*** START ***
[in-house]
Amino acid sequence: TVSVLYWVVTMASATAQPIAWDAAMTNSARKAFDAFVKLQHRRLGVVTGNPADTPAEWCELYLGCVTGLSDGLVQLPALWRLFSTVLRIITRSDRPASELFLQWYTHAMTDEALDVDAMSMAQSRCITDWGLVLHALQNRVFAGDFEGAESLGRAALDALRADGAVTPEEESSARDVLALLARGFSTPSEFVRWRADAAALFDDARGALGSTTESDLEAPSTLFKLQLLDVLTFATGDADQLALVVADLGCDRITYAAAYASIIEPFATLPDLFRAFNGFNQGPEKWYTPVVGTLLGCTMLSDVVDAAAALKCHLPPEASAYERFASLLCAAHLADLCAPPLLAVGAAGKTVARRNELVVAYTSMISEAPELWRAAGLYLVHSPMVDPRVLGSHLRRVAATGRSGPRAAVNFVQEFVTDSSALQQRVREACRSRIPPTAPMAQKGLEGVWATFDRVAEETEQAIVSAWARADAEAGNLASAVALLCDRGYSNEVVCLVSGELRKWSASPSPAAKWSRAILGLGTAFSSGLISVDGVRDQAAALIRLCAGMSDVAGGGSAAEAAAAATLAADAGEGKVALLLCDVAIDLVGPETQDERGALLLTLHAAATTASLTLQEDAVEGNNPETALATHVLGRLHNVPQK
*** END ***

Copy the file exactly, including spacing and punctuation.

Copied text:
[in-house]
Amino acid sequence: TVSVLYWVVTMASATAQPIAWDAAMTNSARKAFDAFVKLQHRRLGVVTGNPADTPAEWCELYLGCVTGLSDGLVQLPALWRLFSTVLRIITRSDRPASELFLQWYTHAMTDEALDVDAMSMAQSRCITDWGLVLHALQNRVFAGDFEGAESLGRAALDALRADGAVTPEEESSARDVLALLARGFSTPSEFVRWRADAAALFDDARGALGSTTESDLEAPSTLFKLQLLDVLTFATGDADQLALVVADLGCDRITYAAAYASIIEPFATLPDLFRAFNGFNQGPEKWYTPVVGTLLGCTMLSDVVDAAAALKCHLPPEASAYERFASLLCAAHLADLCAPPLLAVGAAGKTVARRNELVVAYTSMISEAPELWRAAGLYLVHSPMVDPRVLGSHLRRVAATGRSGPRAAVNFVQEFVTDSSALQQRVREACRSRIPPTAPMAQKGLEGVWATFDRVAEETEQAIVSAWARADAEAGNLASAVALLCDRGYSNEVVCLVSGELRKWSASPSPAAKWSRAILGLGTAFSSGLISVDGVRDQAAALIRLCAGMSDVAGGGSAAEAAAAATLAADAGEGKVALLLCDVAIDLVGPETQDERGALLLTLHAAATTASLTLQEDAVEGNNPETALATHVLGRLHNVPQK